). Alternatively, Akt may indirectly block caspase-8 activation by blocking activation of caspase-9 that may precede caspase-8 activation in UV-induced apoptosis pathways (
      • Sitailo L.
      • Tibudan S.
      • Denning M.
      ).
      Figure thumbnail gr8
      Fig. 8PI3K inhibitor LY294002 increases UV-induced caspase-8 activity in human keratinocytes. A, human keratinocytes at 70% confluence were placed in growth factor-free media for 24 h, pretreated with 5 μm or 20 μm LY294002 (LY) for 1 h, and exposed to 50 mJ/cm2 UV. Two hours later, keratinocytes were collected, and caspase-8 activity was measured with an ELISA-based assay; *, p < 0.05 versus control (Ctrl). B, human keratinocytes were infected with empty adenovirus or adenovirus expressing constitutively active Akt (Adenovirus-Myr-Akt) at 5000 particles/cell in growth factor-free media for 1 h. One hour later, virus-containing media were removed, and keratinocytes were re-fed with fresh growth media. Twenty-four hours later, keratinocytes were pretreated with 20 μm LY for 1 h, and irradiated with 50 mJ/cm2 UV. Four hours later, keratinocytes were collected, and whole cell homogenate was prepared. 50 μg of protein were separated on 10 or 14% Tris-glycine PAGE. Western analysis was performed with polyclonal antibody against Caspase-8 and Procaspase-8. *, p < 0.05 versus LY/UV-treated keratinocytes, n = 4. B, inset shows a representative Western blots for caspase-8 and procaspase-8. Data are shown as the means ± S.E. *, p < 0.05 versus LY/UV empty virusinfected keratinocytes, n = 4.

      DISCUSSION

      We have investigated activation of PI3K/Akt and NF-κB pathways by UV irradiation and the function of these pathways in protecting human keratinocytes from UV-induced apoptosis. We demonstrate that UV irradiation activates Akt in primary human keratinocytes, and this activation is mediated by EGFR/PI3K. In contrast, UV-irradiation does not detectably induce nuclear localization of NF-κB in human keratinocytes. Most importantly we demonstrate that Akt provides a critical pro-survival function, which is independent of NF-κB, that protects human keratinocytes from UV-induced apoptosis. Furthermore, we find that Akt blocks UV-induced apoptosis by blocking mitochondrial cytochrome c release, preventing the activation of procaspase-9, and -3, and that Akt also blocks cleavage and activation of procaspase-8.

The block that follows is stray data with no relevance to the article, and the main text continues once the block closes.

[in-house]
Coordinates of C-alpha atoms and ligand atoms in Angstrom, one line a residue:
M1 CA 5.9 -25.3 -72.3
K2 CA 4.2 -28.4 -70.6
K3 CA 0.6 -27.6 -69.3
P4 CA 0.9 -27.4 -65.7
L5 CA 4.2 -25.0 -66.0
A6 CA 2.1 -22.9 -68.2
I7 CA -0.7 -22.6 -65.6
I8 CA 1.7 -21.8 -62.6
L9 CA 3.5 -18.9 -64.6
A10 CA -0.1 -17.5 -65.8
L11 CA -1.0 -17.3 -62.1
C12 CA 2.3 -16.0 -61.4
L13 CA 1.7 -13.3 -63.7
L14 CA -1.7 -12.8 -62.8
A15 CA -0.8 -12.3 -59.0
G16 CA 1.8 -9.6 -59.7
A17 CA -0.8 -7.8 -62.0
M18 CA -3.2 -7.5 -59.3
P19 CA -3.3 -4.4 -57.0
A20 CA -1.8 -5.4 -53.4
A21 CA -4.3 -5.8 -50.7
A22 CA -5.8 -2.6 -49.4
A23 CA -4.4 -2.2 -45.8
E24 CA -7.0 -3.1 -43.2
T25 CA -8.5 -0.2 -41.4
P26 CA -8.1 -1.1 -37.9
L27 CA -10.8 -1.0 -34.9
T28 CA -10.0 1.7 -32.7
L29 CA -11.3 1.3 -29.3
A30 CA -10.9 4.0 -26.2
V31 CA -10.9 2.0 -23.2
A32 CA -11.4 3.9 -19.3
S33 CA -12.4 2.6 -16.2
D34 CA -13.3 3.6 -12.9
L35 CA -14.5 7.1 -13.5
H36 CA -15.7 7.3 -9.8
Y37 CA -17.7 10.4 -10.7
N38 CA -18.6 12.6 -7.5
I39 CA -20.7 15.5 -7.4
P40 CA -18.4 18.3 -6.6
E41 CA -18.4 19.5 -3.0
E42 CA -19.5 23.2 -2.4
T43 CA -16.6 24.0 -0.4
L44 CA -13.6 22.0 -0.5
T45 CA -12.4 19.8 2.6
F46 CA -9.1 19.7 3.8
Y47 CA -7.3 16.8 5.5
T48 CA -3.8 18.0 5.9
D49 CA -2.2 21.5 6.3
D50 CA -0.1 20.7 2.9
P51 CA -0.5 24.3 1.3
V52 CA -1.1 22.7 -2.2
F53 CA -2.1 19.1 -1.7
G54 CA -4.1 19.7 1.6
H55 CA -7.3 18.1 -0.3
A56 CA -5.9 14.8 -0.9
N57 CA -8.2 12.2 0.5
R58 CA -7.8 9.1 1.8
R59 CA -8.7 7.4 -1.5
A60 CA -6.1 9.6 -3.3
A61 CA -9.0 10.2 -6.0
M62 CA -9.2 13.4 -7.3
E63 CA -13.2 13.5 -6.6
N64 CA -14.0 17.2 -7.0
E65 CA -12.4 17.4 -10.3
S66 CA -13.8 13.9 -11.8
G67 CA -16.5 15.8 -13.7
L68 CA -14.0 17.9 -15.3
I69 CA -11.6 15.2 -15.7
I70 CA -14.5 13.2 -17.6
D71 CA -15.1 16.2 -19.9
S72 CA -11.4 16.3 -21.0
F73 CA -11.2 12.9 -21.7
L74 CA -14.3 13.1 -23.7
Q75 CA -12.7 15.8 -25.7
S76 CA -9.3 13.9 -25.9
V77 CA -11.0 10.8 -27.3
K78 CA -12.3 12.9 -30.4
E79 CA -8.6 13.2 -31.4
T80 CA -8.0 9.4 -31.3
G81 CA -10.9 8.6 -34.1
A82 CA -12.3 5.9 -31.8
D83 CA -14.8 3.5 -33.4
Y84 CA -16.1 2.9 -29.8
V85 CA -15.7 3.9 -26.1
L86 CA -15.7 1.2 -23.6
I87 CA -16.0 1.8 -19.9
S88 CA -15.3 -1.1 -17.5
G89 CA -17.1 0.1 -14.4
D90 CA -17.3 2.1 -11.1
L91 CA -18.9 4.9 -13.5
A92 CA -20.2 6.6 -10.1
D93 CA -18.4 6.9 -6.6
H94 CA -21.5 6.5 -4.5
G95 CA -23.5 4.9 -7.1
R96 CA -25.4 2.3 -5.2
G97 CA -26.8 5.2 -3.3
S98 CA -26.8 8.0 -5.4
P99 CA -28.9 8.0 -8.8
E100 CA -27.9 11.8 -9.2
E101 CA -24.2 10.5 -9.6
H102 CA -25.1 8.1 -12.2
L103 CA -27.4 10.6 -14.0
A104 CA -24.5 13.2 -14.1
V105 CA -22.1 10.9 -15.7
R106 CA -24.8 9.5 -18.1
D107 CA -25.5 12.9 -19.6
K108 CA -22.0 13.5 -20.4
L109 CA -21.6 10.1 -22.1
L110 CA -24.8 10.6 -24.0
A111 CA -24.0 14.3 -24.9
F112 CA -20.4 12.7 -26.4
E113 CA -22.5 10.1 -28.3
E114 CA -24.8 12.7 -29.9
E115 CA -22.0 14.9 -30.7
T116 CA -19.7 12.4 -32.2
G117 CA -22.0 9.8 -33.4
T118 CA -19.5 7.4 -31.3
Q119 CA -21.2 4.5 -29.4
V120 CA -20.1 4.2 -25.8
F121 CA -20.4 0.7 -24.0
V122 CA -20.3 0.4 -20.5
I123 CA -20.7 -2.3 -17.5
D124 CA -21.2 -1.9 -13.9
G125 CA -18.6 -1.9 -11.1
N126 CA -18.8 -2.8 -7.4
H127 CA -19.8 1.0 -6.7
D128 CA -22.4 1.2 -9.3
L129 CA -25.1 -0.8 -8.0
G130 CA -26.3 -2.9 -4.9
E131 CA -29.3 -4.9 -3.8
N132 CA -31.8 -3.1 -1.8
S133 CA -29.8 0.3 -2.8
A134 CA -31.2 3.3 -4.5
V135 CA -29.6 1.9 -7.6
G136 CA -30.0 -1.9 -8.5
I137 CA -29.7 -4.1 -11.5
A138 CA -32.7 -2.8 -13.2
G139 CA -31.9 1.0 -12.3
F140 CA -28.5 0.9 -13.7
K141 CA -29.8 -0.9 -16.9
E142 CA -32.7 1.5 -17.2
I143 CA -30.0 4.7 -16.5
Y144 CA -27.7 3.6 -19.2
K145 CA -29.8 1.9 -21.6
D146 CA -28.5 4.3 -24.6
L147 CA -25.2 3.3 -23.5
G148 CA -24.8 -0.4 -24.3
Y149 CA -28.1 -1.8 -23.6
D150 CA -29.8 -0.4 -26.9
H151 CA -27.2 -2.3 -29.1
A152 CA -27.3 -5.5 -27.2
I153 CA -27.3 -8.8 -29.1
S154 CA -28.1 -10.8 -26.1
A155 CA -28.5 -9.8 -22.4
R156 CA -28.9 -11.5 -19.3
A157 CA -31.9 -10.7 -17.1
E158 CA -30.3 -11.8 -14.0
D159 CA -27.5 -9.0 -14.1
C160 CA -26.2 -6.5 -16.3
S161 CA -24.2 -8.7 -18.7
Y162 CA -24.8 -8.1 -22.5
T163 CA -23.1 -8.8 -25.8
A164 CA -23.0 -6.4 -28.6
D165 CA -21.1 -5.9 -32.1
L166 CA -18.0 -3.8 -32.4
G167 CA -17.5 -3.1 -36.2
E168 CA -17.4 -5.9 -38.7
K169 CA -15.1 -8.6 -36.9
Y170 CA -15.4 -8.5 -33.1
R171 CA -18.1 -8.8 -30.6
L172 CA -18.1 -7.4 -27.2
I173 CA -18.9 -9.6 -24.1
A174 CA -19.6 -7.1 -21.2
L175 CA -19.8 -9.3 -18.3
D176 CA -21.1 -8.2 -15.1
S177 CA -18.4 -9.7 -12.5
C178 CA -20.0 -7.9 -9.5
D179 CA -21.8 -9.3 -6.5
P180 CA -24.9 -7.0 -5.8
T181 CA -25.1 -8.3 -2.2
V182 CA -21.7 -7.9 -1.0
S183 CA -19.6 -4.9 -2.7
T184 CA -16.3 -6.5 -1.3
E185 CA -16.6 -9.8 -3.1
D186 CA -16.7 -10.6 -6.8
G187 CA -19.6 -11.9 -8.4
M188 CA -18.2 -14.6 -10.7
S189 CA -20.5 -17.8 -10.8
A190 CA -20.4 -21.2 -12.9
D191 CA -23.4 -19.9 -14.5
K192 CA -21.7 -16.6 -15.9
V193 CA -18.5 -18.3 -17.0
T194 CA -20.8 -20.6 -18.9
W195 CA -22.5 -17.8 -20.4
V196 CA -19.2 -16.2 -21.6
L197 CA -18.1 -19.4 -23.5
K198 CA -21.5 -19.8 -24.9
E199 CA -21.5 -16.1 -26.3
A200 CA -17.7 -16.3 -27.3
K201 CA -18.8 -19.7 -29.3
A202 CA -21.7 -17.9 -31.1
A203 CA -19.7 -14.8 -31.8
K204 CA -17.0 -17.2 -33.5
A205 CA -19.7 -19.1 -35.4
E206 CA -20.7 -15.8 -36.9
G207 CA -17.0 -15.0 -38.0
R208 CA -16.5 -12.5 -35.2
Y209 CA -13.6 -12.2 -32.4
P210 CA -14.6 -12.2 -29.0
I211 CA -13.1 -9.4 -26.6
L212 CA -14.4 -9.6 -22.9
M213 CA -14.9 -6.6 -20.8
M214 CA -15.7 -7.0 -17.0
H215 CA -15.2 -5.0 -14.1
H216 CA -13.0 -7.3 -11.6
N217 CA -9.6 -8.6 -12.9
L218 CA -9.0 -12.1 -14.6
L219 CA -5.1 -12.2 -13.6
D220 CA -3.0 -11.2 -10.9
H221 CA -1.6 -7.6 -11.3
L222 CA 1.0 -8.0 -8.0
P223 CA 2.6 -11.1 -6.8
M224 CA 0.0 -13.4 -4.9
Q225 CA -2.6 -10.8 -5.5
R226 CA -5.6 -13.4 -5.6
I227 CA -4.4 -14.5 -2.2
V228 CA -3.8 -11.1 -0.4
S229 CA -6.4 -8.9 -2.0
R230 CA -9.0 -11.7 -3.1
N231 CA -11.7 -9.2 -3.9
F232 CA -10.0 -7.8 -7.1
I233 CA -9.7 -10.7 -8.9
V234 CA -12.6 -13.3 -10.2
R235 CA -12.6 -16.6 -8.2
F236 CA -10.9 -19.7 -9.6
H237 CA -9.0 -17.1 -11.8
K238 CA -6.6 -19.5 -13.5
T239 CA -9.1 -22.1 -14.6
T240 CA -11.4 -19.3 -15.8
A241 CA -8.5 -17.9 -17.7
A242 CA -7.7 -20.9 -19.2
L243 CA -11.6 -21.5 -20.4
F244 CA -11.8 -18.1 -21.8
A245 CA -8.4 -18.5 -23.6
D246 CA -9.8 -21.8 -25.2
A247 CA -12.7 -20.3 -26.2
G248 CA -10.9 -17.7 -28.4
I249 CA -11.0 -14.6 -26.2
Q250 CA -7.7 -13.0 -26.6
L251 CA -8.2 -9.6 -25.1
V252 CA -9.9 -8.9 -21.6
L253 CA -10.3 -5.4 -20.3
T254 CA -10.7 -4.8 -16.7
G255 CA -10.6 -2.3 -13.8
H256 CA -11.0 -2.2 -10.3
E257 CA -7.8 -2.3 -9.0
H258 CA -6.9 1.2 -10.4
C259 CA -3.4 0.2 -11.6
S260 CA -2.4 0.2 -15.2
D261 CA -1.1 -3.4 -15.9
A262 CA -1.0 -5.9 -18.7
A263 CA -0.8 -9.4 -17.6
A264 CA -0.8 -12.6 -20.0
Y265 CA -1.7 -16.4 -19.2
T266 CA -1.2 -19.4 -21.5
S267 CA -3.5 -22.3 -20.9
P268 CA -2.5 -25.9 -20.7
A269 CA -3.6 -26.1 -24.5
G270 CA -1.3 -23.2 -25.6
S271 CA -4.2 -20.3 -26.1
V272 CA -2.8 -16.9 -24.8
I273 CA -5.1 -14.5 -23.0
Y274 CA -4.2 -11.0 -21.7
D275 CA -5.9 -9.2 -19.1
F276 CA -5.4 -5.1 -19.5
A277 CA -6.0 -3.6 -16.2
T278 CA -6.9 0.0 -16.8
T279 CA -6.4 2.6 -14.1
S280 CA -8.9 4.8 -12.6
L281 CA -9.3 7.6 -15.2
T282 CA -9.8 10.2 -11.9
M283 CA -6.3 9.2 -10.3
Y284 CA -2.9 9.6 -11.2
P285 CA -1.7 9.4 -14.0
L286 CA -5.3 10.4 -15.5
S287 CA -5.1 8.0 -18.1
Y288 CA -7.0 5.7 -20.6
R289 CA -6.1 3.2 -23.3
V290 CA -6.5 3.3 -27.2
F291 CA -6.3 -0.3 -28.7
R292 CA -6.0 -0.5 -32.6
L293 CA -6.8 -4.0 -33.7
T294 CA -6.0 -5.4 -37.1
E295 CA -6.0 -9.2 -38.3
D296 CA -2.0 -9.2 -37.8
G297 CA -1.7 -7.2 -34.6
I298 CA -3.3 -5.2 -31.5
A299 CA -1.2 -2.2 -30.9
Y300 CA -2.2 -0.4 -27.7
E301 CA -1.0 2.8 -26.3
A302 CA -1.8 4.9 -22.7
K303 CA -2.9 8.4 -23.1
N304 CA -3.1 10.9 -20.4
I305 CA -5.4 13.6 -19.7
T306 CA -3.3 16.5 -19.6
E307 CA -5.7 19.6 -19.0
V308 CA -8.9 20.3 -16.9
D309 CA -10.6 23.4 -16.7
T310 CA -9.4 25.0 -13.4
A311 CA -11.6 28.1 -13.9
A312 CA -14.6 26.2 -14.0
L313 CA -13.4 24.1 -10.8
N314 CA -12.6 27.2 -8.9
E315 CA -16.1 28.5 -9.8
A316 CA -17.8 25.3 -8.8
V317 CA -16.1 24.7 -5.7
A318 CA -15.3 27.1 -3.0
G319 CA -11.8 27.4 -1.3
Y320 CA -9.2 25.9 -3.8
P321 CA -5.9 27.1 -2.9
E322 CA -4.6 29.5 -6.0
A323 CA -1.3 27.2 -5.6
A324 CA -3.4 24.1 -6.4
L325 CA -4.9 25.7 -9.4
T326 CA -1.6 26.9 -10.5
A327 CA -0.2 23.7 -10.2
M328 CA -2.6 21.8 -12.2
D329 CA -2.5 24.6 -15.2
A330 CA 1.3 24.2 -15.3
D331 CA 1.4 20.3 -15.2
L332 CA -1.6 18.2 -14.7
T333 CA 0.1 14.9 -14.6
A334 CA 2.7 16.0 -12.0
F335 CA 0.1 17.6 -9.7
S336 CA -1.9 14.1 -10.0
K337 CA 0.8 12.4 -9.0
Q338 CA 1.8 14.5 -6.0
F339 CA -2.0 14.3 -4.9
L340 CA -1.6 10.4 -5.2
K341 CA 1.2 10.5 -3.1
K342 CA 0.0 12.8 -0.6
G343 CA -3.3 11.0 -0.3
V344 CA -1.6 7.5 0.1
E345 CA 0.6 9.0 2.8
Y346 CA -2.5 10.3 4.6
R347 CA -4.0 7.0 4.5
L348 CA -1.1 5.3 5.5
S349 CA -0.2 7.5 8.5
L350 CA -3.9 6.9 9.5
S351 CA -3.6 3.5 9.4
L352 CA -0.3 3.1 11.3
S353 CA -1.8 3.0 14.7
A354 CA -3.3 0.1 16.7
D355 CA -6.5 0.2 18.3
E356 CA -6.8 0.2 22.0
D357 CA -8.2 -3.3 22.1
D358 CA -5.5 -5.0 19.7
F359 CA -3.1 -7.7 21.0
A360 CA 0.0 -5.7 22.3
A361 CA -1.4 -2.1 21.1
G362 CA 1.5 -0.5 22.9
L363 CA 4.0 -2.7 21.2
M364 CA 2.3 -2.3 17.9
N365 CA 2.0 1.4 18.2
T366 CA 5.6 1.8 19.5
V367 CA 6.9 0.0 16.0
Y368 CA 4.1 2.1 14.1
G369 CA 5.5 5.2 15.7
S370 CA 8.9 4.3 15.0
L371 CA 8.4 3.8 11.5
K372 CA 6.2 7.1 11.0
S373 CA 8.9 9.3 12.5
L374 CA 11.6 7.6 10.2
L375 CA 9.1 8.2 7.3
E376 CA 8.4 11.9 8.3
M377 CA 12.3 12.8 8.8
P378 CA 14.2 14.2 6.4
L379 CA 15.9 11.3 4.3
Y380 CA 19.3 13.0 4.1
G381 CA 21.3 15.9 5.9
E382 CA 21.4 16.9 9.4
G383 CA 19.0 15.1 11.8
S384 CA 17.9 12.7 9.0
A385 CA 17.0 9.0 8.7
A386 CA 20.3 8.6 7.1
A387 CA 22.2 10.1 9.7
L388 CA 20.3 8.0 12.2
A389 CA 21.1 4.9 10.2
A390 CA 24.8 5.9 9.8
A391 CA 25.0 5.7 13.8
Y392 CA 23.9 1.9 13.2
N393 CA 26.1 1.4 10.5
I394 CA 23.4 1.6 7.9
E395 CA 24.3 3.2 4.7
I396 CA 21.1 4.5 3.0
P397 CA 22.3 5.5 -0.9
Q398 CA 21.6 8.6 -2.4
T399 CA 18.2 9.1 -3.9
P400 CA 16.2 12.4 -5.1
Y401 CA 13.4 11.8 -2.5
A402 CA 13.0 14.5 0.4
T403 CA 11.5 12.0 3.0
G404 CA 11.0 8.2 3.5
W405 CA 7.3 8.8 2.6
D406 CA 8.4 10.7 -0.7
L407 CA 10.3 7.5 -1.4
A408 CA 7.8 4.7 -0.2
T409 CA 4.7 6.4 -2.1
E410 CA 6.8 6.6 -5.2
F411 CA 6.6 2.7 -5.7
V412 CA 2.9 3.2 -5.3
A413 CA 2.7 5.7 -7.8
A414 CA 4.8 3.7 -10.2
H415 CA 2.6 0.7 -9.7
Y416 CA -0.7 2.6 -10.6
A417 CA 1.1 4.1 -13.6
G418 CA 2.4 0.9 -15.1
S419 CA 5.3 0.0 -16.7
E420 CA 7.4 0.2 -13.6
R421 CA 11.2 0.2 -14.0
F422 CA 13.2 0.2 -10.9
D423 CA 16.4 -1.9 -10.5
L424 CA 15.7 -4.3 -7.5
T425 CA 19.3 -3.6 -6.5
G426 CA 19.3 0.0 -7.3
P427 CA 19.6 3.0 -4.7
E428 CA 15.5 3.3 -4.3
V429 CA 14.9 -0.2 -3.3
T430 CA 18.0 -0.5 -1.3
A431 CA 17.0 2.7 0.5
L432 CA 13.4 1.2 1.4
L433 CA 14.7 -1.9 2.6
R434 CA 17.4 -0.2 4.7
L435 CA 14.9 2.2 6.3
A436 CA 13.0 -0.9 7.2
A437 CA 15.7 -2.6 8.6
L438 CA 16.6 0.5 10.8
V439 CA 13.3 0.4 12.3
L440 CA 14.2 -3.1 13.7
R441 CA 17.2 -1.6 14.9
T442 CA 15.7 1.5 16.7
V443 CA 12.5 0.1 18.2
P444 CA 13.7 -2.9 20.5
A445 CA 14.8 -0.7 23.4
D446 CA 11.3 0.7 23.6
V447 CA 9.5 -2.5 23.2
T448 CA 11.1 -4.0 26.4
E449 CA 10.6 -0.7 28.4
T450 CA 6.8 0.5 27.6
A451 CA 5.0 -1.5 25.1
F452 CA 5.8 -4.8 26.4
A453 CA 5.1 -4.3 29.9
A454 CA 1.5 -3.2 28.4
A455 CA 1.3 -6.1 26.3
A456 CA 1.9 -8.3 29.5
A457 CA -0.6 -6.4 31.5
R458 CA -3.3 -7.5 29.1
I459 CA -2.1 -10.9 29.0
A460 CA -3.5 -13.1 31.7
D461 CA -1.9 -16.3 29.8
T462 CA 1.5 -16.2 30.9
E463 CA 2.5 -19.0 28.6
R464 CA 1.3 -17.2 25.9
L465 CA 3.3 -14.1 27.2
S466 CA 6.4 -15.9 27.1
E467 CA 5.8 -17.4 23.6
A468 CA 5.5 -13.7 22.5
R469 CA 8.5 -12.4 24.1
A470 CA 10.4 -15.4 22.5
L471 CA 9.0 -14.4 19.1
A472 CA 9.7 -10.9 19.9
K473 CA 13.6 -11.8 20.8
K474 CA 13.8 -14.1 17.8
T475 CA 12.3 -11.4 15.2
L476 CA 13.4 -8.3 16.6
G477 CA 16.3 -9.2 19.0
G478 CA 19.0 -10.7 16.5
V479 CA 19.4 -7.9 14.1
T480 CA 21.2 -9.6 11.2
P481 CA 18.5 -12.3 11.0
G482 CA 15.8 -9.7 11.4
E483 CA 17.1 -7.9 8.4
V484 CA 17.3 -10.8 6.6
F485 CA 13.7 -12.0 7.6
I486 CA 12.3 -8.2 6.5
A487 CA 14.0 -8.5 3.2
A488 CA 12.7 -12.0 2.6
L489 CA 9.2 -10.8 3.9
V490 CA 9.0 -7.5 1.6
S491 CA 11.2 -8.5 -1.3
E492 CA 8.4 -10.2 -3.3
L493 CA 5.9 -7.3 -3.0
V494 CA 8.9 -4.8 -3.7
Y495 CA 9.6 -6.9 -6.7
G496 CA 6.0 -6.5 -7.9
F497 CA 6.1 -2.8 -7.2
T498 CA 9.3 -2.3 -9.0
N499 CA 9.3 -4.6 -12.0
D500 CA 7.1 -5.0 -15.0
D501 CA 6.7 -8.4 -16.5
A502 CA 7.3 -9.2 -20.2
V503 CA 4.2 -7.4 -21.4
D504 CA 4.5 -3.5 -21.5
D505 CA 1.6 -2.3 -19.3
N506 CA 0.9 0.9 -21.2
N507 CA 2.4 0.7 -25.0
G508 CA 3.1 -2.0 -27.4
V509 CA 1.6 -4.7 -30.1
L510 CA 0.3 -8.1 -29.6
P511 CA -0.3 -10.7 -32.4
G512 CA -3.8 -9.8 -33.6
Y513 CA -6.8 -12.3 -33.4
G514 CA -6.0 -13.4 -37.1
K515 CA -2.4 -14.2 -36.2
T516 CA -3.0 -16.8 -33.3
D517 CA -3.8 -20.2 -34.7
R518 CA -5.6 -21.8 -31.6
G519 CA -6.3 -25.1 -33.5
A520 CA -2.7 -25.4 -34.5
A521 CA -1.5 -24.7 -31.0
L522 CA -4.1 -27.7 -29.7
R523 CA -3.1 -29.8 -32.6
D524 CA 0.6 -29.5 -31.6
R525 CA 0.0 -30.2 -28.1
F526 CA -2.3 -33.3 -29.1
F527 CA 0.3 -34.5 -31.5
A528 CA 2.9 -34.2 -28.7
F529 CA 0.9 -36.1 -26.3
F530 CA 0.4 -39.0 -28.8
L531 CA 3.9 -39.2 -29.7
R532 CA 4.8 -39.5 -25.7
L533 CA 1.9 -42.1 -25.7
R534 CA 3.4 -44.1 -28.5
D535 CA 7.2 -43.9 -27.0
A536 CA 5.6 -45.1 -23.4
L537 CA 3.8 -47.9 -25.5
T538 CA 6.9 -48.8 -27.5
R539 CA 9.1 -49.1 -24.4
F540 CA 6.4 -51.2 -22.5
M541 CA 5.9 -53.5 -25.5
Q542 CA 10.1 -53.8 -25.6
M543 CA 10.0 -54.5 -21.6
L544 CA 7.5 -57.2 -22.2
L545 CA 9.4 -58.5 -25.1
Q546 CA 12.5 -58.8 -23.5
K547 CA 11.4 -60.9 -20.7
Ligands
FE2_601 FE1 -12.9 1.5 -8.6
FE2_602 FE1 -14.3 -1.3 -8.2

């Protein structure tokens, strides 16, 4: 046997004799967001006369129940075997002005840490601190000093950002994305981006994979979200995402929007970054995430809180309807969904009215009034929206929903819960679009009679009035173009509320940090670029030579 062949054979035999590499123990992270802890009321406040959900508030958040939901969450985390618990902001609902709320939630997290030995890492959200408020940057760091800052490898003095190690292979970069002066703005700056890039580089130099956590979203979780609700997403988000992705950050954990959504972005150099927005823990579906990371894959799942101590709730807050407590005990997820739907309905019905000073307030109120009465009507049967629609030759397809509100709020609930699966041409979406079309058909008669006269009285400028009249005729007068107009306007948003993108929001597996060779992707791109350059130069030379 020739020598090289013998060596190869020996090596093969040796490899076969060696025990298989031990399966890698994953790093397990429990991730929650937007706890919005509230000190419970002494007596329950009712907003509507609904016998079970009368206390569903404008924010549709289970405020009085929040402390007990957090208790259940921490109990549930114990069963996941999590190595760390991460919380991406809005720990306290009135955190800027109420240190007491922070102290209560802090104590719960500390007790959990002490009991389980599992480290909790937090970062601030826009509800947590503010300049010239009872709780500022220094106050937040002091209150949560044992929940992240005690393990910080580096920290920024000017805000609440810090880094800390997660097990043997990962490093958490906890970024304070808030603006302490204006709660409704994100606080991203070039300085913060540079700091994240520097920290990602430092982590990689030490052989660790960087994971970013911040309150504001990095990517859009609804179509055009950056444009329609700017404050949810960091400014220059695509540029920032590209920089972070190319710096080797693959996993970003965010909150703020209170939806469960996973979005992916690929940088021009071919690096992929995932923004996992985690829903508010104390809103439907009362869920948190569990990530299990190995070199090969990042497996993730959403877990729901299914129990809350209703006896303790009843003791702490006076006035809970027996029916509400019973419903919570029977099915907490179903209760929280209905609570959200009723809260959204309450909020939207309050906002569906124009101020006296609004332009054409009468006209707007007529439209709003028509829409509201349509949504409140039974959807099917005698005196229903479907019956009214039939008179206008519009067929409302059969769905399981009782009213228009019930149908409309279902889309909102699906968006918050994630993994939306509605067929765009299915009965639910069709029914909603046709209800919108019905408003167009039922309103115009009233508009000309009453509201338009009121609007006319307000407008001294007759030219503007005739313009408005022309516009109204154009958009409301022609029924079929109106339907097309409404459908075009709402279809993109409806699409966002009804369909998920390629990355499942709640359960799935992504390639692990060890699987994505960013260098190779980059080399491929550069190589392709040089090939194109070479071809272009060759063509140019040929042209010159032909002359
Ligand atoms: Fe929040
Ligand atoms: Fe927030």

UV irradiation activates apoptotic pathways that are triggered by DNA damage or death receptor activation (
      • Kulms D.
      • Schwarz T.
      ). Our data demonstrate that UV irradiation activates anti-apoptotic pathways, in addition to apoptotic pathways. The final fate of keratinocytes after UV irradiation apparently will depend on the balance between pro- and anti-apoptotic pathways. Human skin consists of regenerative basal cells and non-proliferative suprabasal cells that form the protective barrier. Since human skin is chronically exposed to UV light, protection of suprabasal cells against apoptosis is critical for maintenance of epidermal integrity and barrier function. However, protection of basal keratinocytes against apoptosis is a double-edged sword, since in addition to preserving the pool of proliferative cells, it may foster survival of cells harboring oncogenic mutations, and thereby promote skin carcinogenesis. Selective targeting of the PI3K/Akt pathway could increase the sensitivity of keratinocytes to apoptotic signals, and thereby might be an effective strategy to prevent skin cancer.

      References

        • Brunet A.
        • Bonni A.
        • Zigmond M.
        • Lin M.
        • Juo P.
        • Hu L.
        • Anderson M.
        • Arden K.
        • Blenis J.
        • Greenberg M.
        Cell. 1999; 96: 857-868
        • Shea R.
        • Parrish J.
        Goldsmith L. Physiology, Biochemistry, and Molecular Biology of the Skin. Vol. II. Oxford University Press, New York1991: 910-927
        • Weedon D.
        • Searle J.
        • Kerr J.
        Am. J. Dermatopathol. 1979; 1: 133-144
        • Ziegler A.
        • Jonason A.
        • Leffell D.
        • Simon J.
        • Sharma H.
        • Kimmelman J.
        • Remington L.
        • Jacks T.
        • Brash D.
        Nature. 1994; 372: 773-776
        • Leverkus M.
        • Yaar M.
        • Gilchrest B.A.
        Exp. Cell Res. 1997; 232: 255-262